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DAN'S PAPERS, November 20, 2009 Page 17 www.danshamptons.com

Smoke Signals Unkechaugs Get Good Press about Smoke Shops. But is it Deserved? By Dan Rattiner Newsday blared giant headlines on its front page last Monday for a lead article that read, SAVED BY CIGARETTES—THE TRIBE FEARS REVENUE WILL GO UP IN SMOKE. The essence of the article is that the big bad federal government is attacking this tiny eastern Long Island tribe of 280 Unkechaug Indians, just at the time it is starting to prosper with the revenue from its little smoke shops. At these shops, they sell cartons of cigarettes tax-free to the general public. The tribe lives in near-poverty on a small 55acre lot composed of 35 small houses and 65 trailers in Mastic, Long Island. Tribal members used to range over much of Long Island, but then the white men came. Now they have just this small acreage along Poospatuck Lane

where they make a modest living selling cigarettes. Numerous tribes on Long Island sell cigarettes from stands, but the Feds are focusing on just the Unkechaugs, Newsday says. And it’s true. The Unkechaugs were just about to begin building a community center. Now the Feds want to shut down their only livelihood: their smoke shops. It makes no sense. Or does it? The idea from Newsday’s perspective comes from the theory that more people will snap up the paper with this on the front page. UNKECHAUGS CREDIT CIGARETTE SALES FOR EASING POVERTY, a subhead reads. INDIANS IN MASTIC VOW TO FIGHT EFFORTS TO HALT BUSINESS. The Unkechaugs say the Feds are attacking just

them because they are the weakest link. Soon, they will be after all the tribes. I have often said that you shouldn’t believe everything you read in the newspapers—or see on TV either. With newspapers, read between the lines. Or in this case, all you have to do is read the lines. The Unkechaugs have been selling cigarettes tax-free on their land since 1991, the article says. The first smoke shop was opened by tribal chief Harry Wallace. In recent years other smoke shops have opened on the reservation. (The Shinnecock Reservation in Southampton has had two smoke shops since the 1960s). Now there are more than a dozen smoke shops on the Unkechaug Reservation. One month ago, though, the City of New York (continued on page 28)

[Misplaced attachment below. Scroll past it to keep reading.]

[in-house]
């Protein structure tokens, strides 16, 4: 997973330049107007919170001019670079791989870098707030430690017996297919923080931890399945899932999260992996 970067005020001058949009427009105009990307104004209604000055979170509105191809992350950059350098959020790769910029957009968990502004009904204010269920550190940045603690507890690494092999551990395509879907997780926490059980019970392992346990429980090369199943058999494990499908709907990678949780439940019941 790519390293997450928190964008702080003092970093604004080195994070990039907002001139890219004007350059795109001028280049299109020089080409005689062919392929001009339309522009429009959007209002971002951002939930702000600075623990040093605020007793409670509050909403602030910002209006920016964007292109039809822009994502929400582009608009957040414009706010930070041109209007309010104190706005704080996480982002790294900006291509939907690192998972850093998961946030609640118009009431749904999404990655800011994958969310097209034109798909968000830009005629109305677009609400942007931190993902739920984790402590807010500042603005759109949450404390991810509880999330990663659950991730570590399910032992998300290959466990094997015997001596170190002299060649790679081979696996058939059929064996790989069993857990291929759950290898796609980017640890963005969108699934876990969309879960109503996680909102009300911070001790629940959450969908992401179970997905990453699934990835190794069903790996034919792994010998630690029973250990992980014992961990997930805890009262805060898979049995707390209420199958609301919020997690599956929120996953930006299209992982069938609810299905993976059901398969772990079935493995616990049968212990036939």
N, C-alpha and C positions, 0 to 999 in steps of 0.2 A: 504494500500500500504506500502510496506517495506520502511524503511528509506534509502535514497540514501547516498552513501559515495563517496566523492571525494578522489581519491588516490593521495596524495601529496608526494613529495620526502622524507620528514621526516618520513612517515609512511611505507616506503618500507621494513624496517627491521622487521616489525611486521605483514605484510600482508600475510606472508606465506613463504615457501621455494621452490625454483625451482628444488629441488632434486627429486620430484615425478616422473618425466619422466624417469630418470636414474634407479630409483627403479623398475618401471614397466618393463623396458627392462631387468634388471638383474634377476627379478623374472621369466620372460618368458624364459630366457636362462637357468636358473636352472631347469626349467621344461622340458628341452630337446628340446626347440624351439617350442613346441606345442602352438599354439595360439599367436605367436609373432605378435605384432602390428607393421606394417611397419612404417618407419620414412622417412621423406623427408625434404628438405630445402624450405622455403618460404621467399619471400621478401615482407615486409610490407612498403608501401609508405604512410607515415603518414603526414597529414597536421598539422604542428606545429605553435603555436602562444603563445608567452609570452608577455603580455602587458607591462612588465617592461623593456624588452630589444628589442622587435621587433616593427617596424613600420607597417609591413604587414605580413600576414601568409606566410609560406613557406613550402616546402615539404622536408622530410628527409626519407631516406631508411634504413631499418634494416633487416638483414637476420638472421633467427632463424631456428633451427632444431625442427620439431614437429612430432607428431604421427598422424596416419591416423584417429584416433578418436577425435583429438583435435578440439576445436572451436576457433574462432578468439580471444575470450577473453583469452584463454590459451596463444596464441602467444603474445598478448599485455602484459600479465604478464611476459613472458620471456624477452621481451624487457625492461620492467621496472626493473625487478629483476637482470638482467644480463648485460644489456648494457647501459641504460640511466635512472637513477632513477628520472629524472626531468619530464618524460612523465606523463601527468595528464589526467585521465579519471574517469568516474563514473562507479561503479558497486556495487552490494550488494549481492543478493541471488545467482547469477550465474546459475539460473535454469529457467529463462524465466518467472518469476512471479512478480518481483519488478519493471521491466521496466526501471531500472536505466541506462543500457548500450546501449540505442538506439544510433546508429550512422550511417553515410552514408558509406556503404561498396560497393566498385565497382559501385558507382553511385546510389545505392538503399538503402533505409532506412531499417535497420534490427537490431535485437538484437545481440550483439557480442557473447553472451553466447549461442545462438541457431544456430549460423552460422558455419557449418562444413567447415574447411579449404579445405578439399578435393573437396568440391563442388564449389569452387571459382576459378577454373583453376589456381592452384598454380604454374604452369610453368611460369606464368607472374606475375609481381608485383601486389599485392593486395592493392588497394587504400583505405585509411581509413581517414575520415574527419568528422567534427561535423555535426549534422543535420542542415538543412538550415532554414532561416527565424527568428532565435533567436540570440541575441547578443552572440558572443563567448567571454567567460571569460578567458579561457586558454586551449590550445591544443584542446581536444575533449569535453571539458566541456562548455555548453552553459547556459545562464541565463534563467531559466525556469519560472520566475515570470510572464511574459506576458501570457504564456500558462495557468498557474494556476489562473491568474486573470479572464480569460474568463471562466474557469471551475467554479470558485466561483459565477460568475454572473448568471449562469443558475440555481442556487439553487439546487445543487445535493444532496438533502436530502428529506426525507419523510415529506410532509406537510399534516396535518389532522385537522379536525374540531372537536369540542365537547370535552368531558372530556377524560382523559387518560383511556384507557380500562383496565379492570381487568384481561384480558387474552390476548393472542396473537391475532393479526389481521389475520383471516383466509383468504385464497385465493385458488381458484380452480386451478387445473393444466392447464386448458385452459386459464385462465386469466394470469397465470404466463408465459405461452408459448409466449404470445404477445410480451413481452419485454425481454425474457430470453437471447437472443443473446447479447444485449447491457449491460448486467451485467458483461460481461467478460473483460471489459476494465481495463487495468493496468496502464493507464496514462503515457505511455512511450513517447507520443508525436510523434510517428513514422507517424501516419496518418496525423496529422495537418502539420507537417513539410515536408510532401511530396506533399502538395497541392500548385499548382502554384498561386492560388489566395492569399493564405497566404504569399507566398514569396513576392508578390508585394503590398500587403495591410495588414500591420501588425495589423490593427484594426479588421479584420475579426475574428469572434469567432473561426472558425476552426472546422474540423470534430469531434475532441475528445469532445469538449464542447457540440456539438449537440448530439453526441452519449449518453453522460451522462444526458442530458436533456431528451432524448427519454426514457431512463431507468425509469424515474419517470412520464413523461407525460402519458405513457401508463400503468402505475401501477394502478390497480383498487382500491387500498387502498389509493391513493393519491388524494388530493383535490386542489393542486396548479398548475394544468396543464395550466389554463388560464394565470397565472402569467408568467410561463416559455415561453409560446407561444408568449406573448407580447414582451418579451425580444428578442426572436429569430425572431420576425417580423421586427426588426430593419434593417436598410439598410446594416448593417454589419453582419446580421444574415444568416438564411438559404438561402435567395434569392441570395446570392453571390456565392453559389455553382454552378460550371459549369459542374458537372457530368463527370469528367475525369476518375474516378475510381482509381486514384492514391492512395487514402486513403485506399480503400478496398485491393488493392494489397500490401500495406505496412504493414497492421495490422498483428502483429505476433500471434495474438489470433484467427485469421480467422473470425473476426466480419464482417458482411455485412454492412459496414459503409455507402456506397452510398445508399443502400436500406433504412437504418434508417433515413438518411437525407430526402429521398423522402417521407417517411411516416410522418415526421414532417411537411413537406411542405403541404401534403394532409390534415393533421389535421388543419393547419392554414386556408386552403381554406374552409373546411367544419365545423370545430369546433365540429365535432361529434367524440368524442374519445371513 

CONGRATS TO JODI RELL FOR A JOB WELL DONE By Dan Rattiner I heard on the radio this morning that Connecticut Governor Jodi Rell has decided not to run for re-election. Her popularity after three terms remains high—the polls say that 65% of the voters would vote for her again. But she says she’s been in office long enough, and she wants to retire. It’s time for someone else to take the reins of office. Some of you reading this will say what a fine job Rell has done. She’s a model of how to be a good politician, and who would have thought that this former secretary and clerk could rise to such an office and do such fine work?

Others of you will say, who the hell is Jodi Rell? I would like to speak for the former group. I was born and raised in the suburbs of post-war New York City in the 1950s. The radio stations I listened to (on AM, there was no FM) were WCBS, WOR, WINS and WQXR. We didn’t have much TV back then, but what we did have, in black-and-white and on small screens, were CBS, NBC and four other channels including Channel 13, all based in Manhattan. Our baseball teams were the Yankees and the Dodgers. Everything revolved around New York City.

Then, my dad moved our family out to Montauk. I was 16 and when I turned on the TV, I was astonished to discover that although we were still in the New York metropolitan area, the radio and TV were from Connecticut and Rhode Island. I thought this pretty ridiculous at first. But I soon learned that as the crow flies, we were closer to New England than to New York, and were only within signal range of the former. Later, I learned a further interesting fact. Eastern Long Island was settled by the pilgrims from New England. Indeed, for the first (continued on next page)

Dan's Papers Nov. 20, 2009  

Dan's Papers, the 51-year-old bible of the Hamptons, is owned by Manhattan Media, a multi-media publishing company based in New York City,...

Dan's Papers Nov. 20, 2009  

Dan's Papers, the 51-year-old bible of the Hamptons, is owned by Manhattan Media, a multi-media publishing company based in New York City,...

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